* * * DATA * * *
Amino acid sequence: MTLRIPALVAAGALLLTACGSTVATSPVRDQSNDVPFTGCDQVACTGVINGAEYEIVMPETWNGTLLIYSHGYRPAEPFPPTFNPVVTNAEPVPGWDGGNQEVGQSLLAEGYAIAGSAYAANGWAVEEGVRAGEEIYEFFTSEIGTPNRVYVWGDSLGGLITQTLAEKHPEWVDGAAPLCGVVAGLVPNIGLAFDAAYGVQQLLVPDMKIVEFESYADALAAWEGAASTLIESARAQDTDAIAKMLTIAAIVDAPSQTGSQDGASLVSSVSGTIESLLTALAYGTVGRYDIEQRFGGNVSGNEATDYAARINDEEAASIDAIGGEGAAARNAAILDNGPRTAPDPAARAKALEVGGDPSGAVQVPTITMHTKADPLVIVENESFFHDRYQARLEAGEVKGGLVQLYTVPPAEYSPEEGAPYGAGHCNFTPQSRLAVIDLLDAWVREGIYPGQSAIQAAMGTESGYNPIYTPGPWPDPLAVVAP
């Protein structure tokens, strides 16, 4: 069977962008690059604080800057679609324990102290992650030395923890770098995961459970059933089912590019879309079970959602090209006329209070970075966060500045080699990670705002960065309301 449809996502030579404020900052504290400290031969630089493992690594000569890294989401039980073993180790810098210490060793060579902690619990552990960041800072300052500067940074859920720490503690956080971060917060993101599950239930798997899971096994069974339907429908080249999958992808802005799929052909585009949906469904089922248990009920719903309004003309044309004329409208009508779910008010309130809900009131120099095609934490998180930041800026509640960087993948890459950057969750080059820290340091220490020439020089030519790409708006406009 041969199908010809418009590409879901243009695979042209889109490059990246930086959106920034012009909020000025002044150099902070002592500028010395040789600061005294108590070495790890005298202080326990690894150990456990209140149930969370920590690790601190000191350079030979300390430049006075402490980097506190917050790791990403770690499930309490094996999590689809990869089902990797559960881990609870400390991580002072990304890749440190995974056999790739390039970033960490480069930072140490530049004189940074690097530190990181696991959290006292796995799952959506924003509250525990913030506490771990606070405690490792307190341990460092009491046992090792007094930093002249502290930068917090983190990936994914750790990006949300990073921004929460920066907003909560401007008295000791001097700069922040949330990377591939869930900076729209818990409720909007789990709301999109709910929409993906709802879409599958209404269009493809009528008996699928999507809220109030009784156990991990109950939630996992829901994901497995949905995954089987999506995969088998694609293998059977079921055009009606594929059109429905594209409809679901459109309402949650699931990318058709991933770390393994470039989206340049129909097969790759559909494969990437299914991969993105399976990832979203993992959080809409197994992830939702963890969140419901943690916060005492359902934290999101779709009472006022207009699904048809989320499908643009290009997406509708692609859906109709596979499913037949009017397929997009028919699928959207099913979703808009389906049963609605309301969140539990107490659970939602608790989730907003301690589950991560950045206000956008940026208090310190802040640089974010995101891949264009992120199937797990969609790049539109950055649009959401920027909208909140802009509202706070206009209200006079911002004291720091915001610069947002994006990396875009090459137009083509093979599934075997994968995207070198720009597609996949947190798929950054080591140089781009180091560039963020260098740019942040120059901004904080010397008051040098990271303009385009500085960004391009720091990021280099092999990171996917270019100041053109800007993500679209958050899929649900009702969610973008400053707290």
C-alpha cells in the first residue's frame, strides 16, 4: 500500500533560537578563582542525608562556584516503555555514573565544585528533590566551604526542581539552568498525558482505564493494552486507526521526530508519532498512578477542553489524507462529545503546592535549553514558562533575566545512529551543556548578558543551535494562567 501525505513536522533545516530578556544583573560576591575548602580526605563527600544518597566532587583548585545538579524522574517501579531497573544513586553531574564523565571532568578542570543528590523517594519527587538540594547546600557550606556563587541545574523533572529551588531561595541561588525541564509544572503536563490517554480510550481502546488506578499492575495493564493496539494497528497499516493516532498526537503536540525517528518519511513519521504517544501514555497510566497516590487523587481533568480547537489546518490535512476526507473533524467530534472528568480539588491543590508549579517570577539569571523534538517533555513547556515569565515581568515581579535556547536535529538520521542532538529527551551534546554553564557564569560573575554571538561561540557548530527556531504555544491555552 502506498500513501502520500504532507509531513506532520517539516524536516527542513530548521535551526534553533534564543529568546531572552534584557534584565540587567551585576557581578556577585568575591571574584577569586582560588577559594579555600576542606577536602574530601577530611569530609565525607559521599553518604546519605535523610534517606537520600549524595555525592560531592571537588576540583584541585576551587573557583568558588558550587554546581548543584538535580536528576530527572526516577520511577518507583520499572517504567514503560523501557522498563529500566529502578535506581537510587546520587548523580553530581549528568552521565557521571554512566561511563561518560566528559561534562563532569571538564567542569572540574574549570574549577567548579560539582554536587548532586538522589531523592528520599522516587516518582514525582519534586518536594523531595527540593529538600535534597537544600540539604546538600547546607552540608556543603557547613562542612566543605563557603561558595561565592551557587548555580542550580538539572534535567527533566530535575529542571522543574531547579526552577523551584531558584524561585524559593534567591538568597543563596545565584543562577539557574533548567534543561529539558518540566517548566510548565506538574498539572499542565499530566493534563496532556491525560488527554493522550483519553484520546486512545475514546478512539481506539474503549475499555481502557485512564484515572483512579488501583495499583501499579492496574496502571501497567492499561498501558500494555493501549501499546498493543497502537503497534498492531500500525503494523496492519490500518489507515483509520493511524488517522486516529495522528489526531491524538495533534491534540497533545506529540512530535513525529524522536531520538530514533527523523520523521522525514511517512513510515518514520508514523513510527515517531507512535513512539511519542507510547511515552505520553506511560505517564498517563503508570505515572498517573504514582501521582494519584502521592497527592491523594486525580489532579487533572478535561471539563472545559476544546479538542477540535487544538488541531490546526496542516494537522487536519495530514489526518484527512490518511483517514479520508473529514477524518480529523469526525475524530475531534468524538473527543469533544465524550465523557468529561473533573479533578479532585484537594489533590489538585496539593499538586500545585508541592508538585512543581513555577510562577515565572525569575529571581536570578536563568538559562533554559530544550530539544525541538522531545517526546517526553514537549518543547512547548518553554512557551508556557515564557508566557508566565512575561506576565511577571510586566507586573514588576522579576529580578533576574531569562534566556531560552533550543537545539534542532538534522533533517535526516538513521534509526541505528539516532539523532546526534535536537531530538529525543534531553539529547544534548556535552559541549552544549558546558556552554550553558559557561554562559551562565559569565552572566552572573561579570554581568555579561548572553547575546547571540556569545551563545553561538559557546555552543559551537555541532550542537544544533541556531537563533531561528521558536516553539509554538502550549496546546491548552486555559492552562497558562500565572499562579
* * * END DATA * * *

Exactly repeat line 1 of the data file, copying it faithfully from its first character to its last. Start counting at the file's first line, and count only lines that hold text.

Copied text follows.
Amino acid sequence: MTLRIPALVAAGALLLTACGSTVATSPVRDQSNDVPFTGCDQVACTGVINGAEYEIVMPETWNGTLLIYSHGYRPAEPFPPTFNPVVTNAEPVPGWDGGNQEVGQSLLAEGYAIAGSAYAANGWAVEEGVRAGEEIYEFFTSEIGTPNRVYVWGDSLGGLITQTLAEKHPEWVDGAAPLCGVVAGLVPNIGLAFDAAYGVQQLLVPDMKIVEFESYADALAAWEGAASTLIESARAQDTDAIAKMLTIAAIVDAPSQTGSQDGASLVSSVSGTIESLLTALAYGTVGRYDIEQRFGGNVSGNEATDYAARINDEEAASIDAIGGEGAAARNAAILDNGPRTAPDPAARAKALEVGGDPSGAVQVPTITMHTKADPLVIVENESFFHDRYQARLEAGEVKGGLVQLYTVPPAEYSPEEGAPYGAGHCNFTPQSRLAVIDLLDAWVREGIYPGQSAIQAAMGTESGYNPIYTPGPWPDPLAVVAP